HOW TO: Change file extension of an existing item in SharePoint document library


This post is a contribution from Aaron Miao, an engineer with the SharePoint Developer Support team.

For various reasons, people want to change the file extension of an existing item in a document library.  For example, with SharePoint 2007, files with JSON extension in document library can be opened without problems.  However, once you upgrade to SharePoint 2010, you cannot open the file anymore.  You’ll get an error similar to what’s shown below.

An error occurred during the processing of /Shared Documents/test.json.

The page must have a <%@ webservice class=”MyNamespace.MyClass” … %> directive.

In order to be able to see the JSON file content with SharePoint UI, one option is to change the file extension from JSON to TXT.  But you cannot change the name or display name of the file.  This can be accomplished by two methods as shown in the below samples that uses PowerShell.  And of course, you can do the same with SharePoint server OM.

Use SPFile.MoveTo

$site = Get-SPSite "http://yoursite"
$web  = $site.RootWeb
$list = $web.Lists["Shared Documents"]
$item = $list.GetItemById(0)
$file = $item.File
$file.MoveTo($item.ParentList.RootFolder.Url + "/” + ”test.txt")
$file.Update()

Use SPFile.CopyTo

$site = Get-SPSite "http://yoursite"
$web  = $site.RootWeb
$list = $web.Lists["Shared Documents"]
 
$caml = '
  <Where>
    <Eq>
      <FieldRef Name="File_x0020_Type" />
      <Value Type="Text">json</Value>
    </Eq>
  </Where>
'
 
$query = new-object Microsoft.SharePoint.SPQuery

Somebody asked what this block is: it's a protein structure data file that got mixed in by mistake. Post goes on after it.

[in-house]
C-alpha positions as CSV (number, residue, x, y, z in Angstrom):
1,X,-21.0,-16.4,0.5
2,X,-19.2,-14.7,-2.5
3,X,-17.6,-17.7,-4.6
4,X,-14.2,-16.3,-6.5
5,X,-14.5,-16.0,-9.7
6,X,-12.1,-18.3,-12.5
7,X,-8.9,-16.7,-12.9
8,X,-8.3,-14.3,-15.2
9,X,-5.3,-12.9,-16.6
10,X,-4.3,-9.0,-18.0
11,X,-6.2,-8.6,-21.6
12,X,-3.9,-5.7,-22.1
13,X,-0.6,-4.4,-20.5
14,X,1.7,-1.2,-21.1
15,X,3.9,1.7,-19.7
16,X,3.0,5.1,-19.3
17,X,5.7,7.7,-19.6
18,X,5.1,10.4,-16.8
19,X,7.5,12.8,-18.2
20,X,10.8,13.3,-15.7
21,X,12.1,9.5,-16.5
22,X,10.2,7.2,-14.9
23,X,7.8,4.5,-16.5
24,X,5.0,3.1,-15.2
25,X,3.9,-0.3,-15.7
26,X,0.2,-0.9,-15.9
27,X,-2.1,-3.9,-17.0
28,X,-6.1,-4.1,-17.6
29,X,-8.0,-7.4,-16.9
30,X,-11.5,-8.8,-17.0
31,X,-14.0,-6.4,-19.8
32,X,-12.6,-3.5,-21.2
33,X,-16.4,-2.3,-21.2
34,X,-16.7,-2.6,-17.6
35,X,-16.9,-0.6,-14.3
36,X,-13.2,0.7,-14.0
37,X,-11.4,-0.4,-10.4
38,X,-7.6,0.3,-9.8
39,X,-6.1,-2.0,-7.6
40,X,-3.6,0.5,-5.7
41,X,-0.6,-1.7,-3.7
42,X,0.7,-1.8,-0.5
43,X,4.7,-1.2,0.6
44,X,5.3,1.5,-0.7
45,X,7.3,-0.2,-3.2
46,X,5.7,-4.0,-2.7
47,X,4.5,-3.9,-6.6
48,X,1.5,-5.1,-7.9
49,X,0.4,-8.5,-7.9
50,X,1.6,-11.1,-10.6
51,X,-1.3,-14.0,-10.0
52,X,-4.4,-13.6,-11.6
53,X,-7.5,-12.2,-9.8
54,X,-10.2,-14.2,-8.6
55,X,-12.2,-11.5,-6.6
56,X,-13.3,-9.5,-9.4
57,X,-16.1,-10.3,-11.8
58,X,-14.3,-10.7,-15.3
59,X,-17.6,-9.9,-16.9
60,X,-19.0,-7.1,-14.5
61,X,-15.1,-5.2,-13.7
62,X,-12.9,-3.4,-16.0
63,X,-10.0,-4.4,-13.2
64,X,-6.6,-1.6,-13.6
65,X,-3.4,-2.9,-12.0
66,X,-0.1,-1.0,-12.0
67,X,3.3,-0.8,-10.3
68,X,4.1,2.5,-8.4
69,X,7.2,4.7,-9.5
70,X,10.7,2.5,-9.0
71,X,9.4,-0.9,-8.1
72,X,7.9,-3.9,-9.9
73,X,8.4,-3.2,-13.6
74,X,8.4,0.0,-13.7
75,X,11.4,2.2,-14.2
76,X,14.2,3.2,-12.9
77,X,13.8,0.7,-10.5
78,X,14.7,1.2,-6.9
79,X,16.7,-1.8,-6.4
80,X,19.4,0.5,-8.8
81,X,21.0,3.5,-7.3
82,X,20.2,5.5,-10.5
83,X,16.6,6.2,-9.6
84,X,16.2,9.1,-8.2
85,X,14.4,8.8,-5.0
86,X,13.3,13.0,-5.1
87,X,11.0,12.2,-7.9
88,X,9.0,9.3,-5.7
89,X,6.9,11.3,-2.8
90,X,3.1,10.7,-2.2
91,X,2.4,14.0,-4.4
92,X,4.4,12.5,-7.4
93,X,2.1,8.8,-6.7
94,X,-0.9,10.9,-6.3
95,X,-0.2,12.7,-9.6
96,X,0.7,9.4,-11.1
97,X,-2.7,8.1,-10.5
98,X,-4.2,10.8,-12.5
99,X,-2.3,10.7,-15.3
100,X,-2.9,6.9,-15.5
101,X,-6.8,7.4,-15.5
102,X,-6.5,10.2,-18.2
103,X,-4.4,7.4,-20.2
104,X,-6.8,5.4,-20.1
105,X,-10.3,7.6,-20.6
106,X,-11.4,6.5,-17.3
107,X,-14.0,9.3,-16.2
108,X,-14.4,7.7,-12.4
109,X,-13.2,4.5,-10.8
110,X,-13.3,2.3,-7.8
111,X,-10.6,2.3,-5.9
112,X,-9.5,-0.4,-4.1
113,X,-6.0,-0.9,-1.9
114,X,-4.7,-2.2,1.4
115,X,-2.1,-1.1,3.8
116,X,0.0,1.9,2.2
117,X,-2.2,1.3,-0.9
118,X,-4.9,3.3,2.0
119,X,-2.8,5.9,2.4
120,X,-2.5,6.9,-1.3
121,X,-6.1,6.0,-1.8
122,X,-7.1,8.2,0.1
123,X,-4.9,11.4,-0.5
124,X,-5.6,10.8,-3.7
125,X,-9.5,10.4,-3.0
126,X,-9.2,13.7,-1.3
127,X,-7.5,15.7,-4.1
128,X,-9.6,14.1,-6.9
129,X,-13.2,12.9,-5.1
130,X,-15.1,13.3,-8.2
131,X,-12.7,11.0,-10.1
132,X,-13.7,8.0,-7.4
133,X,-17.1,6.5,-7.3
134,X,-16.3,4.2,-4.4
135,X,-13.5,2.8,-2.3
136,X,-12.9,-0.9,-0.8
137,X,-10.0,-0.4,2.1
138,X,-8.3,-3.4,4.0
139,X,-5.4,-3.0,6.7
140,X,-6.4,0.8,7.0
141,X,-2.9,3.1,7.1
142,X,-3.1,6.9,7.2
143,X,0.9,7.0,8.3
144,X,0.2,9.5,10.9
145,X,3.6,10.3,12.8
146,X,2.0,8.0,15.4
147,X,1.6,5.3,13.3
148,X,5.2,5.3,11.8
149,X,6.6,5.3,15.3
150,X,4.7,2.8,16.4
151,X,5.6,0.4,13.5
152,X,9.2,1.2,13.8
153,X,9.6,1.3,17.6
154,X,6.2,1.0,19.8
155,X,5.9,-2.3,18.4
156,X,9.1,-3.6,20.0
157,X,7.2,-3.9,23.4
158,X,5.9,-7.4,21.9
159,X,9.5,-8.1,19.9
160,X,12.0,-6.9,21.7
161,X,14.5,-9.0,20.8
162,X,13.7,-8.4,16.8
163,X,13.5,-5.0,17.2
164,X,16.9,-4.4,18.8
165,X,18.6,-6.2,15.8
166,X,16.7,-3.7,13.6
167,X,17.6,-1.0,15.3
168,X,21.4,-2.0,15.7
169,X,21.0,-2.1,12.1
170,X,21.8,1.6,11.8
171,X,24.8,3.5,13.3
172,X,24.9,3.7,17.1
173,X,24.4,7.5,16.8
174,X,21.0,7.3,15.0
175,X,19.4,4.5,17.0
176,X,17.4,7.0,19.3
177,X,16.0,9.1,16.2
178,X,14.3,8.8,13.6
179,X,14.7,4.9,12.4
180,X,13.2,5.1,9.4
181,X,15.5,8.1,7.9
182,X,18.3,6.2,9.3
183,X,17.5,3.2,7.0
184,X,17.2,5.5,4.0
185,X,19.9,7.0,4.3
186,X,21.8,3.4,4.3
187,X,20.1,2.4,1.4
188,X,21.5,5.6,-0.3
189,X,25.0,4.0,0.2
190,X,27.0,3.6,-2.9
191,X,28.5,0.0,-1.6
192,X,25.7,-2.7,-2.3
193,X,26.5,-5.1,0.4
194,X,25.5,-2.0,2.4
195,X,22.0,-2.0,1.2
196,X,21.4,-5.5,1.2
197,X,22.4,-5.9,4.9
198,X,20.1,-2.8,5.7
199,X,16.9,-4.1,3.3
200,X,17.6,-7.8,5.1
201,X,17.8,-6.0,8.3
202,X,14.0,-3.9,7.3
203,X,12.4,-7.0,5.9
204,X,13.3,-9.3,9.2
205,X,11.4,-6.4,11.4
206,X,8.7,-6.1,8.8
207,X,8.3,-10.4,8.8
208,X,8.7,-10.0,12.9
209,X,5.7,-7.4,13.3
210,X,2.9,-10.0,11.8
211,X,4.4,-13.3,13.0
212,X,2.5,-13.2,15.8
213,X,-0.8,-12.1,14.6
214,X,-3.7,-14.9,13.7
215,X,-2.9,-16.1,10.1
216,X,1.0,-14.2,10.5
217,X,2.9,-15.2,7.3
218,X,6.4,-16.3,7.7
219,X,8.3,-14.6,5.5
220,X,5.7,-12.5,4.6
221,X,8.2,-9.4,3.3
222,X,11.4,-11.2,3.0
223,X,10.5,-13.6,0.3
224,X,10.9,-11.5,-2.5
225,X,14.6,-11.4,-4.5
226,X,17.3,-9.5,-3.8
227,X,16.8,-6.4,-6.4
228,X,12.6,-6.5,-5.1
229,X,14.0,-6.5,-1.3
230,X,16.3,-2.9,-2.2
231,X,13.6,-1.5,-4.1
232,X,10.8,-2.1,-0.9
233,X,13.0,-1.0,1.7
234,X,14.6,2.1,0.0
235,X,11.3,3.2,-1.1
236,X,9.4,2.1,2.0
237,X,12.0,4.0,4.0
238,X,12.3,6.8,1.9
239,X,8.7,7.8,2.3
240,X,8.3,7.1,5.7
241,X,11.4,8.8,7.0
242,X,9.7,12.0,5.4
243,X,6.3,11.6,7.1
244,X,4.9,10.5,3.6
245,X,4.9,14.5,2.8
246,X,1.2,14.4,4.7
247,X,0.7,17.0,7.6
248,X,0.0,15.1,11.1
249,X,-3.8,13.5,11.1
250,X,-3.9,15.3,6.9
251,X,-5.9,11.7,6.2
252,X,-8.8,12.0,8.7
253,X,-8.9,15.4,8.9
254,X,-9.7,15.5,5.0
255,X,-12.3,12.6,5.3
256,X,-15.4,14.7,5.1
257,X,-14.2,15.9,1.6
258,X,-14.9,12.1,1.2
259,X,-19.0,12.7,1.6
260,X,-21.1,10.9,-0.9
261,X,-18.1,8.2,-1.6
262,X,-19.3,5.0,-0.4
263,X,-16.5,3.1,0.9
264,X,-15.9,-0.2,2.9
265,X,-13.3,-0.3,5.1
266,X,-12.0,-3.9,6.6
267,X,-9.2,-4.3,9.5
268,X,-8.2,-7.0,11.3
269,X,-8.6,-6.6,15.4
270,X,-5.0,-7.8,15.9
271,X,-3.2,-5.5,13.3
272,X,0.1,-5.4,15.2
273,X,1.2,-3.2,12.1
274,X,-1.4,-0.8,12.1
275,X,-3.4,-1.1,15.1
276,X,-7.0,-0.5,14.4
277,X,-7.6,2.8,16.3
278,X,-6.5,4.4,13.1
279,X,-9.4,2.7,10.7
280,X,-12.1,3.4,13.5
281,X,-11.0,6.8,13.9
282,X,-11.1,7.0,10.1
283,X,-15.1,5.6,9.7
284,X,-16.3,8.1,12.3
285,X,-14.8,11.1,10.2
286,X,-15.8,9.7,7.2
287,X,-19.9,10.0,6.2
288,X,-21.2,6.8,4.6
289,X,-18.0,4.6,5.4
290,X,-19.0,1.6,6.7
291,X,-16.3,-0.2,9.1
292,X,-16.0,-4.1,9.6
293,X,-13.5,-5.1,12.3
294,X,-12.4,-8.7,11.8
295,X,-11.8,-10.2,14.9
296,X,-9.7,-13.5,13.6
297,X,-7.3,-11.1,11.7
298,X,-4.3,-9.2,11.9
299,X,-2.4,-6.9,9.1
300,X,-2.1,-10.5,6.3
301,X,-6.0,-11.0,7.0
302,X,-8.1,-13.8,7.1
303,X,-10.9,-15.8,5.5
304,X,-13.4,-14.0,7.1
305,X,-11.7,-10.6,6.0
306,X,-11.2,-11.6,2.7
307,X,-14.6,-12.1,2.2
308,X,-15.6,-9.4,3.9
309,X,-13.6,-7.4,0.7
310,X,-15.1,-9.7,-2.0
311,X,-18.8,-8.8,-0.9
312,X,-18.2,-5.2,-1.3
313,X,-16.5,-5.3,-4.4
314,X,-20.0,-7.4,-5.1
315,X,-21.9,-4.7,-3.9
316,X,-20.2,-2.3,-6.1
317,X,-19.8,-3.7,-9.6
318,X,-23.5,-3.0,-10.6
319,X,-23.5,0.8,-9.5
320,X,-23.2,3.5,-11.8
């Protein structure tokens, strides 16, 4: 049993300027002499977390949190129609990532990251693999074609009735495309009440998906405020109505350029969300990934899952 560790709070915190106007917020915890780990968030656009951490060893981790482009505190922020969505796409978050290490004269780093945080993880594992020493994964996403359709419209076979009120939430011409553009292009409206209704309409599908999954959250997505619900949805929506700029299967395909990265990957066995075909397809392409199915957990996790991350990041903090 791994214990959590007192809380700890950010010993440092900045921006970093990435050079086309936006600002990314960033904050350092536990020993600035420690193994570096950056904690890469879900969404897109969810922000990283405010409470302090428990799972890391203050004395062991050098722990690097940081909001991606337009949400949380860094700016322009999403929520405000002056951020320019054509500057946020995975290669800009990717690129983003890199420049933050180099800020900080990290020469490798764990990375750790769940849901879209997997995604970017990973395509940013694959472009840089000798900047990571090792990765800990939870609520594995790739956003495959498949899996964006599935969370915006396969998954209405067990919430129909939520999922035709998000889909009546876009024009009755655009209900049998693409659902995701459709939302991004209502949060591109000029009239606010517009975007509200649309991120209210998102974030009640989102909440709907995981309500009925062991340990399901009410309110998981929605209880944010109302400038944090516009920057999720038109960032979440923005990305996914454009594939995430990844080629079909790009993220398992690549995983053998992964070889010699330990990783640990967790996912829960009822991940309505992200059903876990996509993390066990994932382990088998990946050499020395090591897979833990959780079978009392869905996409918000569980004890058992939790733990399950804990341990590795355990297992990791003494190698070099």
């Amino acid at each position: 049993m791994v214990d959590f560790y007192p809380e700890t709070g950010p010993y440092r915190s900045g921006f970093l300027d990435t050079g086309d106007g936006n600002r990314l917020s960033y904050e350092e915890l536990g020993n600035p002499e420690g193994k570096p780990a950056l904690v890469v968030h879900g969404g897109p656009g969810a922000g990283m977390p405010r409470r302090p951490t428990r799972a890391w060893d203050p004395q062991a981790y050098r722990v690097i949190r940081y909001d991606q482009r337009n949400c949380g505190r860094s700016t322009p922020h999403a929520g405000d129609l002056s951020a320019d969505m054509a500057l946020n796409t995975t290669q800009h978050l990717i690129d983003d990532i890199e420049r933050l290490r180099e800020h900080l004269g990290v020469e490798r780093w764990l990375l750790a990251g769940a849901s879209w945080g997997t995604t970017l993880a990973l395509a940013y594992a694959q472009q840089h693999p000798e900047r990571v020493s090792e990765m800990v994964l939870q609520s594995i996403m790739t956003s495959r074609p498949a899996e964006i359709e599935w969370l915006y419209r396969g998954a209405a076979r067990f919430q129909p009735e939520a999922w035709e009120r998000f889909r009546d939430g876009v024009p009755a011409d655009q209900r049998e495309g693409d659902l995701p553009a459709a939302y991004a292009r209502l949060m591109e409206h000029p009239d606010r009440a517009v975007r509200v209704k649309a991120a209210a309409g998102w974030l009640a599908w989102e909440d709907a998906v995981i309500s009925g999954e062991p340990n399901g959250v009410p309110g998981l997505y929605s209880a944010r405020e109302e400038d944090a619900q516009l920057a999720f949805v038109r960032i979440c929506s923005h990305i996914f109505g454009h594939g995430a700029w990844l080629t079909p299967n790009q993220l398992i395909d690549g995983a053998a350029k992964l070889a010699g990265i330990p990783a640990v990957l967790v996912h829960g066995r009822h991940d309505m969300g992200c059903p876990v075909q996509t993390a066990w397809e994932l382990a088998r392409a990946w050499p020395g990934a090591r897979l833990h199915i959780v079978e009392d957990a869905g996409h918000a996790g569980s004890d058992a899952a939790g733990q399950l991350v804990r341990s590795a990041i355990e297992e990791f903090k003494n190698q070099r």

$query.Query = $caml
 
$items = $list.GetItems($query)
  
foreach($item in $items)
{
      $file = $item.File
      $url = $file.ServerRelativeUrl
      $newurl = $url.replace(".json", ".txt")
      $file.CopyTo($newurl)
}

Hope this was helpful.

Comments (4)

  1. Anonymous says:

    Hi Cornelius,

    Both MoveTo() and CopyTo() keeps metadata (e.g Title, CustomCol). Yes, a new copied item from CopyTo() has no version history from source item.

  2. Hey Aaron,

    Good article.  My understanding is that SPFile.MoveTo() retains version history and metadata of the item which .CopyTo() creates a new copy that hence has no version history.

    Could you confirm that please?

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  4. Chunkyfeather says:

    Hi – I had the same issue using SharePoint 2013, we just renamed the file extensions, by opening the document library in explorer view. Set the explorer view to "show extensions" and then renamed the extension.

    Worked for our needs very well, plus in my opinion less risky than using code.